Before I continue, it’s worth chucking in some facts about the quarter finals in the recent Euro tournaments, basically so you can start planning what to say when you turn up bleary eyed for work tomorrow morning. In the European Championships Since 1996:

* On average, at least one quarter final per tournament has gone to extra time, although none did in 2000.

* In the games that went to extra time, all but one were eventually decided on penalties

* Most of the quarter finals have been won by countries that won their groups: victories for Spain and Germany over the last two days took those numbers to eleven wins in 19 games for group winners in quarter finals

If we apply those statistics to today’s game there’s the possibility that England might actually win a penalty shoot out in the latter stages of the European Championship since Stuart Pearce dramatically made amends for his miss in the 1990 World Cup Semi Final when he scored in the shoot out against Spain in 1996.

However, before getting carried away there are some numbers that you should be aware of. We’ve only beaten Italy twice in our last ten meetings – the last win was at Le Tournoi in 1997 – and we’ve failed to score in half of those games. Not only that, the fact that we’re currently ranked higher in the FIFA rankings could count against us. Since 1996, at least one quarter final has seen a lower ranked side beat a higher ranked team – that hasn’t happened yet in Euro 2012.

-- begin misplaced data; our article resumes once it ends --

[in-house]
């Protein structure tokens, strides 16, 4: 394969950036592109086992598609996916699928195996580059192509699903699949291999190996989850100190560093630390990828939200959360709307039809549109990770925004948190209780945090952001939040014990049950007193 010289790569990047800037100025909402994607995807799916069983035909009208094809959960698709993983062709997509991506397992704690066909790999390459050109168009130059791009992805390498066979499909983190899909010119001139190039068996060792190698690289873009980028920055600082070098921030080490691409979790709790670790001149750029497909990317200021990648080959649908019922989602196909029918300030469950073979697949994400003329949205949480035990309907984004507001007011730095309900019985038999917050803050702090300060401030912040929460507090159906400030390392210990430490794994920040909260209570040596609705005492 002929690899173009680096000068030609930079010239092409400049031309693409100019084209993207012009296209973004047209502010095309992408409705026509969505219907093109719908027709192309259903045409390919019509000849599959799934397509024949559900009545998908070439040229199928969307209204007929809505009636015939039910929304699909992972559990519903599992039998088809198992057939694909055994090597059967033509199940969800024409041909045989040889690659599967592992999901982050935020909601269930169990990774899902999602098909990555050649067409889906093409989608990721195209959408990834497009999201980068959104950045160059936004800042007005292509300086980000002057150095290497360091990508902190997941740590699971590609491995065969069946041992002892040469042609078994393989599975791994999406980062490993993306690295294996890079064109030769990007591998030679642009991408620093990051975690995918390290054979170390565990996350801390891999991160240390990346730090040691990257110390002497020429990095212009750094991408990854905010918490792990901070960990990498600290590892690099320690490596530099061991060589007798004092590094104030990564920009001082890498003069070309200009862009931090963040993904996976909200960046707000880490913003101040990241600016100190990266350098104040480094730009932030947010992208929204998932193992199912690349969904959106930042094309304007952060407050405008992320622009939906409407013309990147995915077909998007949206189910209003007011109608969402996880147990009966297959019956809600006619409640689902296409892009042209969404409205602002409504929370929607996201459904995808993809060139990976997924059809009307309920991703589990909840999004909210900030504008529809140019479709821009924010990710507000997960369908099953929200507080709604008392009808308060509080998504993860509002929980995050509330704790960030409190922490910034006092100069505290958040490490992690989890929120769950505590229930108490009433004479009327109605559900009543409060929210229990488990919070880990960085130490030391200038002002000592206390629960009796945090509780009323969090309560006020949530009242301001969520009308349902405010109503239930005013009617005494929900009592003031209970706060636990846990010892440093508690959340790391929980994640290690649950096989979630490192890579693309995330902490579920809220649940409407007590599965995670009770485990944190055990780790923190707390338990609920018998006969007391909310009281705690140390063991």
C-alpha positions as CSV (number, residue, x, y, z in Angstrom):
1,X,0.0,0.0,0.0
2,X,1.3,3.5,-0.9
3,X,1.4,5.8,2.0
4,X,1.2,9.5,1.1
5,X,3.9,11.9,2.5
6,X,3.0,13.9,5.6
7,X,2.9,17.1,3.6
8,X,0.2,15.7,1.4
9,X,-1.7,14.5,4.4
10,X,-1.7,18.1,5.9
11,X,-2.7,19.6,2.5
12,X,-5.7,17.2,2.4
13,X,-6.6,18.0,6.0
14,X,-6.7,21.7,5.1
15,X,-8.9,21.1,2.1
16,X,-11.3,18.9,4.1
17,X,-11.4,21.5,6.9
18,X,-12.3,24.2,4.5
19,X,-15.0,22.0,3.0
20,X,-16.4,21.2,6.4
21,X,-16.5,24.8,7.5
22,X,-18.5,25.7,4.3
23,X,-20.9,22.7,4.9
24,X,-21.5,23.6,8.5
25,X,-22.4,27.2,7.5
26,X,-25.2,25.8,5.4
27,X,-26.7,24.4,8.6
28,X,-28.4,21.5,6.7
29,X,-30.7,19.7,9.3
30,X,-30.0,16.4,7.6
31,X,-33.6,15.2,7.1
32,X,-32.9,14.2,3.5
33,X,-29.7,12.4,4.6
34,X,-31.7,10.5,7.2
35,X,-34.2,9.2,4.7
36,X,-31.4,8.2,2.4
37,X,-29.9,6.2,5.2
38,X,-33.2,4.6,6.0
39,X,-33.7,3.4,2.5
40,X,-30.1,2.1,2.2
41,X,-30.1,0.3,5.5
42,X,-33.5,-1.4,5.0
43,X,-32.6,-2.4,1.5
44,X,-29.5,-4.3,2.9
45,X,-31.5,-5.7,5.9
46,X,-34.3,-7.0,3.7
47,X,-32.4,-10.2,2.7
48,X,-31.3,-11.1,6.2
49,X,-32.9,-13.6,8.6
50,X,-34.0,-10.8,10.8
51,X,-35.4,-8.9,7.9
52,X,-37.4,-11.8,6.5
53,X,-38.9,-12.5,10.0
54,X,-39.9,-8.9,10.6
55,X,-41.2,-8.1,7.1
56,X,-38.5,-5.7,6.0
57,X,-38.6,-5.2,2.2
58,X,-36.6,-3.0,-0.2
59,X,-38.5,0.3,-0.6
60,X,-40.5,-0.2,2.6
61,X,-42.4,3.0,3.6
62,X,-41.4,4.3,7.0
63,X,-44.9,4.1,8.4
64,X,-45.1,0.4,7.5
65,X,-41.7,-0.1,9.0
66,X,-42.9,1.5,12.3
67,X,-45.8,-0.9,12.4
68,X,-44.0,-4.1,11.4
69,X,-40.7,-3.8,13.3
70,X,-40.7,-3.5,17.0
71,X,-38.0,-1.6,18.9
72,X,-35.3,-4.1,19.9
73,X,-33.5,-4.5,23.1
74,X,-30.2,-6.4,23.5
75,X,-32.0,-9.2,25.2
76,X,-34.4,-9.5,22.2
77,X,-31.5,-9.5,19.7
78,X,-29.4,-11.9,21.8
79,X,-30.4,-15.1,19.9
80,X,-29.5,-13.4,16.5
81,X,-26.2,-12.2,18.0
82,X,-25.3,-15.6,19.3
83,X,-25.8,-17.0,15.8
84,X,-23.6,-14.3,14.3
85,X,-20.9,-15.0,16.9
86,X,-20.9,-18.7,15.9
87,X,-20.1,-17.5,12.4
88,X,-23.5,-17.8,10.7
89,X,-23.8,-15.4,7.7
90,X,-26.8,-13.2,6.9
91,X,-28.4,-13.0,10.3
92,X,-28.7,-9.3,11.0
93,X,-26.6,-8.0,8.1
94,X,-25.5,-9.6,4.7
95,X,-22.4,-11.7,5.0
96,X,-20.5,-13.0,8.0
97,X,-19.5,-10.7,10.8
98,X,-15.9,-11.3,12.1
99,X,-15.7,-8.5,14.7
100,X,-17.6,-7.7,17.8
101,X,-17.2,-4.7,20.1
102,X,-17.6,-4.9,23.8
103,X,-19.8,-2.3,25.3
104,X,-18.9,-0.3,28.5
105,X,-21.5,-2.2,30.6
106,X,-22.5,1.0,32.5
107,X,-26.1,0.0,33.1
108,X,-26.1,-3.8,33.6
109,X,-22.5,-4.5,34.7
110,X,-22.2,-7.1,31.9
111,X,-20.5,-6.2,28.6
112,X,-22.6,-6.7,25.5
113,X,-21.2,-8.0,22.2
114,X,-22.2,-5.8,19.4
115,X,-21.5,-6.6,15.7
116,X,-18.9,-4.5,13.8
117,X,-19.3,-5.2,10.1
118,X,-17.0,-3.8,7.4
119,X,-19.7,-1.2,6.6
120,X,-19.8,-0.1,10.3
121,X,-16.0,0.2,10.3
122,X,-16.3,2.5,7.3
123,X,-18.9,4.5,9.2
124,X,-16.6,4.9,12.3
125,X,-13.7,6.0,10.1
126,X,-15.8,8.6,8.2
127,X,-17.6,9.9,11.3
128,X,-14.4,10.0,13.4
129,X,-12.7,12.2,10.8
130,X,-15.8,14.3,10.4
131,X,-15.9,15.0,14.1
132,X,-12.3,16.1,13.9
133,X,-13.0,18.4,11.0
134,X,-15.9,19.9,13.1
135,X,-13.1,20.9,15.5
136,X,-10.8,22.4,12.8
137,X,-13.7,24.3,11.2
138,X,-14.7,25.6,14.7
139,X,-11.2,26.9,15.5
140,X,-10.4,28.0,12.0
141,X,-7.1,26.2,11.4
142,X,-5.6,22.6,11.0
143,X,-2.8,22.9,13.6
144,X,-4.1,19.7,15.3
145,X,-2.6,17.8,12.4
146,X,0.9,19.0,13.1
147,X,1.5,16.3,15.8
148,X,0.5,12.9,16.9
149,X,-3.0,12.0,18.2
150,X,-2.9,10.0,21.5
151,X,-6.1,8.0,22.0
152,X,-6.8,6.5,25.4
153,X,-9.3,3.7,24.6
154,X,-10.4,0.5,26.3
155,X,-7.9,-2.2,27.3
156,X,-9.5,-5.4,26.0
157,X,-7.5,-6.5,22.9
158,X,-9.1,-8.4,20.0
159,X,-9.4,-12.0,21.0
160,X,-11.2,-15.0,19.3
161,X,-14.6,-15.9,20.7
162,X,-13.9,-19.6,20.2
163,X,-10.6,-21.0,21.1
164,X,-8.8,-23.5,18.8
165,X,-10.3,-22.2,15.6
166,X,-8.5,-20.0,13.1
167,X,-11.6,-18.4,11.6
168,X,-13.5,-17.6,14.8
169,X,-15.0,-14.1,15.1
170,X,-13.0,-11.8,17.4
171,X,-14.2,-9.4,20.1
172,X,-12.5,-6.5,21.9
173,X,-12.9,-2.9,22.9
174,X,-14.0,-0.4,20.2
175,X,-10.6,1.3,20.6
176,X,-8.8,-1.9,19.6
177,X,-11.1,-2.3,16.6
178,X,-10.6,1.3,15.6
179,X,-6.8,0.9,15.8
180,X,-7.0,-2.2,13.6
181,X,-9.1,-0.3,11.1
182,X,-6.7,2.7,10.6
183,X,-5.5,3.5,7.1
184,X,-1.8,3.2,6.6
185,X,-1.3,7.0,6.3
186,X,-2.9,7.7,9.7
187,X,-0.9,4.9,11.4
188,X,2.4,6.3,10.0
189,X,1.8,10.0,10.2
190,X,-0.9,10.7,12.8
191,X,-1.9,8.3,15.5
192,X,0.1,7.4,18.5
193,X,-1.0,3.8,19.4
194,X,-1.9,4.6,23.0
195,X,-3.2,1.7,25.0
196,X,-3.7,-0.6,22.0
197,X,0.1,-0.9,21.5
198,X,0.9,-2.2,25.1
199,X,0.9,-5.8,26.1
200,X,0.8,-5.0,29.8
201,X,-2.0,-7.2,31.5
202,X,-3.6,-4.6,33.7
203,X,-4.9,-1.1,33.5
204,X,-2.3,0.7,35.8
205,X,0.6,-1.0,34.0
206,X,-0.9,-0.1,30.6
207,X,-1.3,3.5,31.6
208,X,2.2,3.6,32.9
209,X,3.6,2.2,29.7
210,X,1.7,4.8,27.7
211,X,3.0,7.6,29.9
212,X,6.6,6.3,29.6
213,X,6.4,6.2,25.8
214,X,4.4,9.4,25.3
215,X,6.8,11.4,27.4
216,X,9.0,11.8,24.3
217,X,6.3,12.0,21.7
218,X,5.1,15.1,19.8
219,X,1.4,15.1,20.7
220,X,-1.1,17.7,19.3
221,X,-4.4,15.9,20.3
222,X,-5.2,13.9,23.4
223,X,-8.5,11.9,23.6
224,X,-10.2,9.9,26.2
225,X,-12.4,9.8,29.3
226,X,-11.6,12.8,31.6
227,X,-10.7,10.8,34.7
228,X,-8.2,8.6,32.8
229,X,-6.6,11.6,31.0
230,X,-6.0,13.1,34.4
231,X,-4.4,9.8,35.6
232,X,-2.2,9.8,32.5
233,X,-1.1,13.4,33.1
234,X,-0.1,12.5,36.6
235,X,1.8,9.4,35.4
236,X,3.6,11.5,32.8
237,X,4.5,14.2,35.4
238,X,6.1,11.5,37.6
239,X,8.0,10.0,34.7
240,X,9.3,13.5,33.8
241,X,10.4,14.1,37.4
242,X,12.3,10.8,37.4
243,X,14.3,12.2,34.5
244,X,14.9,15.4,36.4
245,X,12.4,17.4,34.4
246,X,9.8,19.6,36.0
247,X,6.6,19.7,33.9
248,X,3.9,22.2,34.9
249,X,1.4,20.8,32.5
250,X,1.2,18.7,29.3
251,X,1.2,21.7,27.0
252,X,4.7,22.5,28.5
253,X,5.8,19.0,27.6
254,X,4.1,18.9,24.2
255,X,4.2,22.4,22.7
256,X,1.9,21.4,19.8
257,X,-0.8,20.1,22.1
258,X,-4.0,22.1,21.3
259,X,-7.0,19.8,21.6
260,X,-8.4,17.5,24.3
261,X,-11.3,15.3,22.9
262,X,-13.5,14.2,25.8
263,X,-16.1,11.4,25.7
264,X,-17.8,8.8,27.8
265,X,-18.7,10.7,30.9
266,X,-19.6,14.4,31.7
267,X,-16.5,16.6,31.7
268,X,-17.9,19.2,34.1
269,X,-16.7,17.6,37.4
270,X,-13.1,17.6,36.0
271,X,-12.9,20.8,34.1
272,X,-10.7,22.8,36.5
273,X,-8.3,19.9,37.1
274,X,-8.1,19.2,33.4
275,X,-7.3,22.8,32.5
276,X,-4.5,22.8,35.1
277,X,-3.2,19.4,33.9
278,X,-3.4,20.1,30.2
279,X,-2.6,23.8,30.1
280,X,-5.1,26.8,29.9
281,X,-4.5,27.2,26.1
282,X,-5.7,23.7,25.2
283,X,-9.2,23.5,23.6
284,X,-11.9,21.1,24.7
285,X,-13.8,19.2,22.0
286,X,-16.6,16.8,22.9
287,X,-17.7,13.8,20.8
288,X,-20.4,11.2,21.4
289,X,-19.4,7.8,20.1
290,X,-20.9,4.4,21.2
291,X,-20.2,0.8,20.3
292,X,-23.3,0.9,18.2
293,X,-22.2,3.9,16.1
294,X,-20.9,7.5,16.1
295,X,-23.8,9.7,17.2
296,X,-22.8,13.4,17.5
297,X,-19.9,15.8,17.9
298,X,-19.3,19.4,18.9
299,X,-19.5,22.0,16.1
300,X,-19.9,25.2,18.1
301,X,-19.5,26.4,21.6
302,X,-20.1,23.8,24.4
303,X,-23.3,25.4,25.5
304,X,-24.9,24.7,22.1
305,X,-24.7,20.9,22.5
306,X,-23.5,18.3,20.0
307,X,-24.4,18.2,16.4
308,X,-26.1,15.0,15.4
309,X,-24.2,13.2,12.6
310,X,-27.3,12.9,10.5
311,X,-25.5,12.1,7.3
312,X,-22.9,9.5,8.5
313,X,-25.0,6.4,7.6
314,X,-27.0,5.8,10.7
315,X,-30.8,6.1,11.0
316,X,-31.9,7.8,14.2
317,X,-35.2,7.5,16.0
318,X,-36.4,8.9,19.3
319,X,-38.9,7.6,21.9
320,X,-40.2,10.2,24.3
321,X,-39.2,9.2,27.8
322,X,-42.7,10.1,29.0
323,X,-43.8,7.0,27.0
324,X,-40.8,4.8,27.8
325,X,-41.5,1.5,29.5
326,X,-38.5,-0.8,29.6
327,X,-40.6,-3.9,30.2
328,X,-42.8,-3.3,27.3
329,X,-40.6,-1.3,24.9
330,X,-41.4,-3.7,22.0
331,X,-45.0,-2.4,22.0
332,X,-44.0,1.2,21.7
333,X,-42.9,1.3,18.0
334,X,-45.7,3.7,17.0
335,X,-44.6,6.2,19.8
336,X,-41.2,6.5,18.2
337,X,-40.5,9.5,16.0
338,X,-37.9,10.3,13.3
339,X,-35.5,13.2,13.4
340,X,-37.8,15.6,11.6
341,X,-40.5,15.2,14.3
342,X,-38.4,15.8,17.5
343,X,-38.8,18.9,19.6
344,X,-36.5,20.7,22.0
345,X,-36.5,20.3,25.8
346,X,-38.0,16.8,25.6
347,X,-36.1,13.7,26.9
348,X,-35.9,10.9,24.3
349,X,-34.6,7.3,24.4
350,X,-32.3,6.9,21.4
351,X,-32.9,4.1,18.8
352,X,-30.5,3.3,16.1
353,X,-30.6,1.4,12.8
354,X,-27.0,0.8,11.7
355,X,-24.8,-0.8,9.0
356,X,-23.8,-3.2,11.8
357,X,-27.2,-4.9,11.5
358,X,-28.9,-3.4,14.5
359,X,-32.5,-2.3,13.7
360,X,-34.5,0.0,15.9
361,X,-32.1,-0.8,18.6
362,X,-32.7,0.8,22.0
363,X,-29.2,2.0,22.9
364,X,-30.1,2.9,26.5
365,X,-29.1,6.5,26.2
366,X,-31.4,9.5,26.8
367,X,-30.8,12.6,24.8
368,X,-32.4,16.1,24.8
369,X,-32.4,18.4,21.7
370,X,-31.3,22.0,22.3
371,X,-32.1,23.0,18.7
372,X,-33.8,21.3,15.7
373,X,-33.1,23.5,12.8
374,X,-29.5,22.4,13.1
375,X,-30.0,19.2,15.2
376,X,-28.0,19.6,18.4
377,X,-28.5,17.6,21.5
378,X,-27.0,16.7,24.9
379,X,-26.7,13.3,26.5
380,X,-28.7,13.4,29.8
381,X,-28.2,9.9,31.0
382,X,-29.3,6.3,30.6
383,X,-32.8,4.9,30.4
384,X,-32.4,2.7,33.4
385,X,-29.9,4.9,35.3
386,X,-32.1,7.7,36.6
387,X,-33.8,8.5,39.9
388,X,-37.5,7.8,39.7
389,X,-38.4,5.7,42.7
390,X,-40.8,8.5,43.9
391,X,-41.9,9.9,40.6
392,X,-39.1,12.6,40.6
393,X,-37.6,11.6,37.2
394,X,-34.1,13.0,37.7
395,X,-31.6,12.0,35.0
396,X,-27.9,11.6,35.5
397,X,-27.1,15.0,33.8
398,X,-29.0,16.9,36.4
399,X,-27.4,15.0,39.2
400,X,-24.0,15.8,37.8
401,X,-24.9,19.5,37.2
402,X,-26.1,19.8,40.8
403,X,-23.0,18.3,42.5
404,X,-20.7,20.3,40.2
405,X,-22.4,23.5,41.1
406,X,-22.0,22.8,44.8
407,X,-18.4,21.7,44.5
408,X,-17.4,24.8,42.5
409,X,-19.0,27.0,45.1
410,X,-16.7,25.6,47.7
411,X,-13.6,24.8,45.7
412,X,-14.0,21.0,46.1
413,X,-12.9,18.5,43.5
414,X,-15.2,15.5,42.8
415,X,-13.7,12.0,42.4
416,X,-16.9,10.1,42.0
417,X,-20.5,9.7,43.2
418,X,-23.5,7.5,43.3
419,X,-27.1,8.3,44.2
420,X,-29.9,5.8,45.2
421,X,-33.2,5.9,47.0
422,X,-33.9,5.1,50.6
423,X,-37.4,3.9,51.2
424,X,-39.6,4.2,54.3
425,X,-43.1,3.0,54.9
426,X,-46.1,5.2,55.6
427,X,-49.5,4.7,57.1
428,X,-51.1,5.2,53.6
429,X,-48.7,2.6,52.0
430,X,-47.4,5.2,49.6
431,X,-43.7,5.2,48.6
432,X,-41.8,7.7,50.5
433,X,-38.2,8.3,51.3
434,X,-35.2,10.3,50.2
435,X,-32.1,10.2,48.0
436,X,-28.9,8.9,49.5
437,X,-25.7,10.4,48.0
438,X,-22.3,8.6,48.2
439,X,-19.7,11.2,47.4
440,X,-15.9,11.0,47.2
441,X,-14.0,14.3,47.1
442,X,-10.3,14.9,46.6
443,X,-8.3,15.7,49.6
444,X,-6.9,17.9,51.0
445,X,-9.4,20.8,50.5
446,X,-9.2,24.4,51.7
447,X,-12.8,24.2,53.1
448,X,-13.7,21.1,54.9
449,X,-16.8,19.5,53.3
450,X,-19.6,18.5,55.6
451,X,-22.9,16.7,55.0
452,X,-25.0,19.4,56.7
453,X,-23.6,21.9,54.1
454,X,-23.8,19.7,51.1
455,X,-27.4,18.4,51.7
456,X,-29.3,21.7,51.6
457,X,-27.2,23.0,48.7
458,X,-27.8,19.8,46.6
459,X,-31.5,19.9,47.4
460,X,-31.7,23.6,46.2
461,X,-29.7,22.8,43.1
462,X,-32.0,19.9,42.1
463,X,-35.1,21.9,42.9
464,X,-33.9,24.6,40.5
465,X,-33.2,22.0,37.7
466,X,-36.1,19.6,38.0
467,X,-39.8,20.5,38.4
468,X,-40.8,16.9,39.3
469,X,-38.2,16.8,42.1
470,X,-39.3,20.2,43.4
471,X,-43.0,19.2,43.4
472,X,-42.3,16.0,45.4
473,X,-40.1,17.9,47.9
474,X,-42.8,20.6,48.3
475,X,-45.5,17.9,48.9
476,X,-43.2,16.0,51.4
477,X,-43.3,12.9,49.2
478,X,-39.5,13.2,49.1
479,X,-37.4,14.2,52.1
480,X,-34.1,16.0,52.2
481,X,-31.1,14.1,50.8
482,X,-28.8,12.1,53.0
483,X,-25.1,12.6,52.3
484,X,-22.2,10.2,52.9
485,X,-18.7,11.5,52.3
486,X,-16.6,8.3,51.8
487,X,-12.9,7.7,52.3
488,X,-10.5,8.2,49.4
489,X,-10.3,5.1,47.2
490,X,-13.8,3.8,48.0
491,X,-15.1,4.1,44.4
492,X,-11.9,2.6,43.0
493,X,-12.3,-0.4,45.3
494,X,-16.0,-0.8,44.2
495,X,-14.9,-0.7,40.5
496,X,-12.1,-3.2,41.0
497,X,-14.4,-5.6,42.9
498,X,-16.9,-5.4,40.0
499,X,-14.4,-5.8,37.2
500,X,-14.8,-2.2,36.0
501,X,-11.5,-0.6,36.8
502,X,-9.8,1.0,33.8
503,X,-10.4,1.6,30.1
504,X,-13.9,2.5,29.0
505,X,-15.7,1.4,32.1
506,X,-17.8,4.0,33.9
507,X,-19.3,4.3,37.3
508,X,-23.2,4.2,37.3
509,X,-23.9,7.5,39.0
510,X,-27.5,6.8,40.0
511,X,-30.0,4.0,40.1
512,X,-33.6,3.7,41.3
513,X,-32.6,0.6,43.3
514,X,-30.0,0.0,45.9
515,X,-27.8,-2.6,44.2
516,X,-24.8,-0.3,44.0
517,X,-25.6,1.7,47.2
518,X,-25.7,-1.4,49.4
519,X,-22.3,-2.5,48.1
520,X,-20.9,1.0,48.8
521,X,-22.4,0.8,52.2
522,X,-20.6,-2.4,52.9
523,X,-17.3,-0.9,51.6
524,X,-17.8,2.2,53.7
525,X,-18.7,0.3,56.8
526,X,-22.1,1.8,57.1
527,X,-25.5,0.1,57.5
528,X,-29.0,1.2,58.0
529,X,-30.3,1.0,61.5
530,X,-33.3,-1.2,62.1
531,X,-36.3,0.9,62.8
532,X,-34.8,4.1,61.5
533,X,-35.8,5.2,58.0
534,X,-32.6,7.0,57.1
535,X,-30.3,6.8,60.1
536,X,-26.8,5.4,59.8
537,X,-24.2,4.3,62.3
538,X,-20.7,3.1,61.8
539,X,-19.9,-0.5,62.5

Overall, these statistics point to something that we’ve all been expecting. This is going to be a tight, low scoring game – there may only be one goal in it – that could easily go to extra time and penalties. And whoever wins will probably be beaten by Germany in the semi finals.

So who have we got to look out for? Remarkably, Cesare Prandelli has already used 20 players in three games although the midfield of De Rossi, Marchisio, Pirlo and Thiago Motta played in all three group games: it should be remembered that Pirlo and De Rossi are also more than capable of getting on the scoresheet. Antonio Cassano of Milan normally starts up front but hasn’t finished a game yet and it wouldn’t come as a huge surprise if he wasn’t on the pitch after 70 minutes today: it’ll be interesting to see who plays up front with him. Mario Balotelli started against both Spain and Croatia but was substituted in both games; although he came off the bench to score in the last minute against Ireland I’m wondering if he might be used to replace Cassano and the more experienced- and potentially more lethal – Antonio Di Natale will be alongside Cassano for Italy. The other question is which formation the Italians could use – they lined up in 3-5-2 against Spain and Croatia but changed to a 4-1-3-2 against Ireland and could use that again against us, largely because we don’t really play Mediterranean style football.